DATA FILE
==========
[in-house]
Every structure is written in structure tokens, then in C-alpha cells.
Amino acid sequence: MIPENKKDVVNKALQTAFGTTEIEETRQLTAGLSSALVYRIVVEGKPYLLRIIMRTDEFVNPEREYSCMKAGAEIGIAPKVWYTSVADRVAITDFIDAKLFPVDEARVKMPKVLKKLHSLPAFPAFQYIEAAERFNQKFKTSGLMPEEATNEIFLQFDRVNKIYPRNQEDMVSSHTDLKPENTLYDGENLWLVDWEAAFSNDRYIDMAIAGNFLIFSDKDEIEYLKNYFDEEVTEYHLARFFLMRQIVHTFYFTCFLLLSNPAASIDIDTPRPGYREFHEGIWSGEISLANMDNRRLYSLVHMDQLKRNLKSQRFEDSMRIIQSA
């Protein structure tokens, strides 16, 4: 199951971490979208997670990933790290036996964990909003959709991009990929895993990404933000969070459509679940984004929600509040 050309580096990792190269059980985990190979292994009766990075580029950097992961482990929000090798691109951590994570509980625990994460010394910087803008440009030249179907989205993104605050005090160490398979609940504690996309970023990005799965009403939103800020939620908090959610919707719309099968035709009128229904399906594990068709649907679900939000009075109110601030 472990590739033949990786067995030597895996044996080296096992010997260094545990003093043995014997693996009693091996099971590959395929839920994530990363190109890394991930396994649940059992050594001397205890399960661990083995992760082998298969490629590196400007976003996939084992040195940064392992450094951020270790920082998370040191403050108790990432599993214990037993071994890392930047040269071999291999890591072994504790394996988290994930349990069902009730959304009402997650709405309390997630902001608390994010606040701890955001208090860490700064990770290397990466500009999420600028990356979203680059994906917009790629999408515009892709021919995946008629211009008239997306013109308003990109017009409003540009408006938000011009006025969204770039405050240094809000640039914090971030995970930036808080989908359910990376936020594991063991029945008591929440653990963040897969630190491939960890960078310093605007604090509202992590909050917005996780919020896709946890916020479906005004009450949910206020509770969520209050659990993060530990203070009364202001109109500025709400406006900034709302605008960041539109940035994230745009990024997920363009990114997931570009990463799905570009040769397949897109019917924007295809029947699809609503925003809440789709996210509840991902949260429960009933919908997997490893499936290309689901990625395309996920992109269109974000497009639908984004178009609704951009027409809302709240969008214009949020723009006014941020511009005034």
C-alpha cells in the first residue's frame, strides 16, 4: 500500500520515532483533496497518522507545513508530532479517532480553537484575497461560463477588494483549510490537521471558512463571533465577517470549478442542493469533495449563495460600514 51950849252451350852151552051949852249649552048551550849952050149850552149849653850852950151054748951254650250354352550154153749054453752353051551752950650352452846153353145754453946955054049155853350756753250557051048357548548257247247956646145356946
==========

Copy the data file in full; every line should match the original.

[in-house]
Every structure is written in structure tokens, then in C-alpha cells.
Amino acid sequence: MIPENKKDVVNKALQTAFGTTEIEETRQLTAGLSSALVYRIVVEGKPYLLRIIMRTDEFVNPEREYSCMKAGAEIGIAPKVWYTSVADRVAITDFIDAKLFPVDEARVKMPKVLKKLHSLPAFPAFQYIEAAERFNQKFKTSGLMPEEATNEIFLQFDRVNKIYPRNQEDMVSSHTDLKPENTLYDGENLWLVDWEAAFSNDRYIDMAIAGNFLIFSDKDEIEYLKNYFDEEVTEYHLARFFLMRQIVHTFYFTCFLLLSNPAASIDIDTPRPGYREFHEGIWSGEISLANMDNRRLYSLVHMDQLKRNLKSQRFEDSMRIIQSA
């Protein structure tokens, strides 16, 4: 199951971490979208997670990933790290036996964990909003959709991009990929895993990404933000969070459509679940984004929600509040 050309580096990792190269059980985990190979292994009766990075580029950097992961482990929000090798691109951590994570509980625990994460010394910087803008440009030249179907989205993104605050005090160490398979609940504690996309970023990005799965009403939103800020939620908090959610919707719309099968035709009128229904399906594990068709649907679900939000009075109110601030 472990590739033949990786067995030597895996044996080296096992010997260094545990003093043995014997693996009693091996099971590959395929839920994530990363190109890394991930396994649940059992050594001397205890399960661990083995992760082998298969490629590196400007976003996939084992040195940064392992450094951020270790920082998370040191403050108790990432599993214990037993071994890392930047040269071999291999890591072994504790394996988290994930349990069902009730959304009402997650709405309390997630902001608390994010606040701890955001208090860490700064990770290397990466500009999420600028990356979203680059994906917009790629999408515009892709021919995946008629211009008239997306013109308003990109017009409003540009408006938000011009006025969204770039405050240094809000640039914090971030995970930036808080989908359910990376936020594991063991029945008591929440653990963040897969630190491939960890960078310093605007604090509202992590909050917005996780919020896709946890916020479906005004009450949910206020509770969520209050659990993060530990203070009364202001109109500025709400406006900034709302605008960041539109940035994230745009990024997920363009990114997931570009990463799905570009040769397949897109019917924007295809029947699809609503925003809440789709996210509840991902949260429960009933919908997997490893499936290309689901990625395309996920992109269109974000497009639908984004178009609704951009027409809302709240969008214009949020723009006014941020511009005034």
C-alpha cells in the first residue's frame, strides 16, 4: 500500500520515532483533496497518522507545513508530532479517532480553537484575497461560463477588494483549510490537521471558512463571533465577517470549478442542493469533495449563495460600514 51950849252451350852151552051949852249649552048551550849952050149850552149849653850852950151054748951254650250354352550154153749054453752353051551752950650352452846153353145754453946955054049155853350756753250557051048357548548257247247956646145356946